On to the trek itself, which was superb, guide or no guide. The canyon may be the only natural feature in the world that you hike down first, and then up. Starting at the very top, we hiked right down to the shore of the river running through the base of the canyon over a period of about 2 hours. We stopped at a small village for lunch (more on that in a bit) and then hiked about half way back up the canyon to several other villages, before finally settling in an oasis at the bottom – literally, the place had palm trees and a massive pool which was welcome relief to all the tired hikers. The next morning, we awoke early again, around 5 this time to hike back up the canyon before the sun got too strong. After wasting an hour going the wrong way and back (thanks Marco), we finally caught the trail where I ascended almost 1000m in about 2 hours. The girls rode mules up…no comment. Just kidding, it was an extremely hard hike easily rivaling anything I did in Patagonia. By the end of the climb, I was wishing for a mule. Thankfully, here there was no wind to contend with and only harsh sun for the last stretch. On the way back to Arequipa, we stopped in Chivay for a dip in the natural hot springs, another very welcome relief after a hard day’s hike.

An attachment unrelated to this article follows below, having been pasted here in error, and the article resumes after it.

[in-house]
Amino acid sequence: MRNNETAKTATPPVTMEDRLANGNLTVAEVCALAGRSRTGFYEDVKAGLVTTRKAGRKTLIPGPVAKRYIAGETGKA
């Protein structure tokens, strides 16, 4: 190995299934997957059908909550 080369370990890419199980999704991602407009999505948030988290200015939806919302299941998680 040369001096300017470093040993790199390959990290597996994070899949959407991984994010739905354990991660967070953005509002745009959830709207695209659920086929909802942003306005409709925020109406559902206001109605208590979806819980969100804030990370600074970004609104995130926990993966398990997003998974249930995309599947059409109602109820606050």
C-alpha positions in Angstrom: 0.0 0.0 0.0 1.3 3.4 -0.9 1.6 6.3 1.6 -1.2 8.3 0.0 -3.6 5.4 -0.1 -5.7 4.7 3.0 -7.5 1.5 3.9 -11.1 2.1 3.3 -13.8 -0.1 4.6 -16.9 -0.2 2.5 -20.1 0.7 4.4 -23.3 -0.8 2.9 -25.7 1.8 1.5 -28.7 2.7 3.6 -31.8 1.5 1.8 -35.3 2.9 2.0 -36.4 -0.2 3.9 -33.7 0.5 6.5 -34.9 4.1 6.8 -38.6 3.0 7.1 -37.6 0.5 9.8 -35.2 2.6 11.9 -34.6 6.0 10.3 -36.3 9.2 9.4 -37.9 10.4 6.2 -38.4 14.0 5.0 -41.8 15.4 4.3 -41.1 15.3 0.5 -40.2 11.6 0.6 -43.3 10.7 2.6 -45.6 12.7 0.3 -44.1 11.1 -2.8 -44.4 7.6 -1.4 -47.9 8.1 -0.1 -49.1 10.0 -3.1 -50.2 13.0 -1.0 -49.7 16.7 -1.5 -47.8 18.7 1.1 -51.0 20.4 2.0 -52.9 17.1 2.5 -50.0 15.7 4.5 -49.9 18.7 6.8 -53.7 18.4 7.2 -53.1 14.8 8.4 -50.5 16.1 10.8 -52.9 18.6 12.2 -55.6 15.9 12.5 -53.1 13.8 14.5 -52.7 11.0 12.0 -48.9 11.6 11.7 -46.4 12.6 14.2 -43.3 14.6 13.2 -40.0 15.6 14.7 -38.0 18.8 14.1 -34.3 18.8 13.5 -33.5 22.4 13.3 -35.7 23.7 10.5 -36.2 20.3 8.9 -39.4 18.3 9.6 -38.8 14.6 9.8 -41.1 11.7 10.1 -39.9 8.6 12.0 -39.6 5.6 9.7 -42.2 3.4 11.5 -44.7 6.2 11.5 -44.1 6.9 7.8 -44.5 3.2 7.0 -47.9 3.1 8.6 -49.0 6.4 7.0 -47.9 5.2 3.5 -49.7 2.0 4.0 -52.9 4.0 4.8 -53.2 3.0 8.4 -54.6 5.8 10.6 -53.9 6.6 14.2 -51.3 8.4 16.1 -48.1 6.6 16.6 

Back in Arequipa, we went to a traditional Peruvian restaurant for dinner. To a much greater degree than Argentina and Chile, Peru has been an opportunity to try new and unusual foods, and just generally expand my culinary palette. On our first day in Arequipa, I tried ceviche, which is seafood marinated in a cold lemon sauce and served with corn. During the Colca trek, we were served alpaca steak for lunch, which was terrific. It has a bit of a veal taste to it. I had alpaca multiple times during my stay in Peru. And after the trek, I had Cuy Chactao, which North Americans might know better as Deep Fried Guinea Pig. That’s right, guinea pig. And not just guinea pig meat, I was served the entire animal, head to toe.

For those of you wondering, it tastes like chicken.

Click here to see more pictures.

5 thoughts on “Out to Pasture

  1. I had read about the guinea pig food and being served the entire guinea pig head to toe,in a travel magazine a year ago and thought it pretty incredible. Interesting that you came across it. And I agree ceviche is delicious.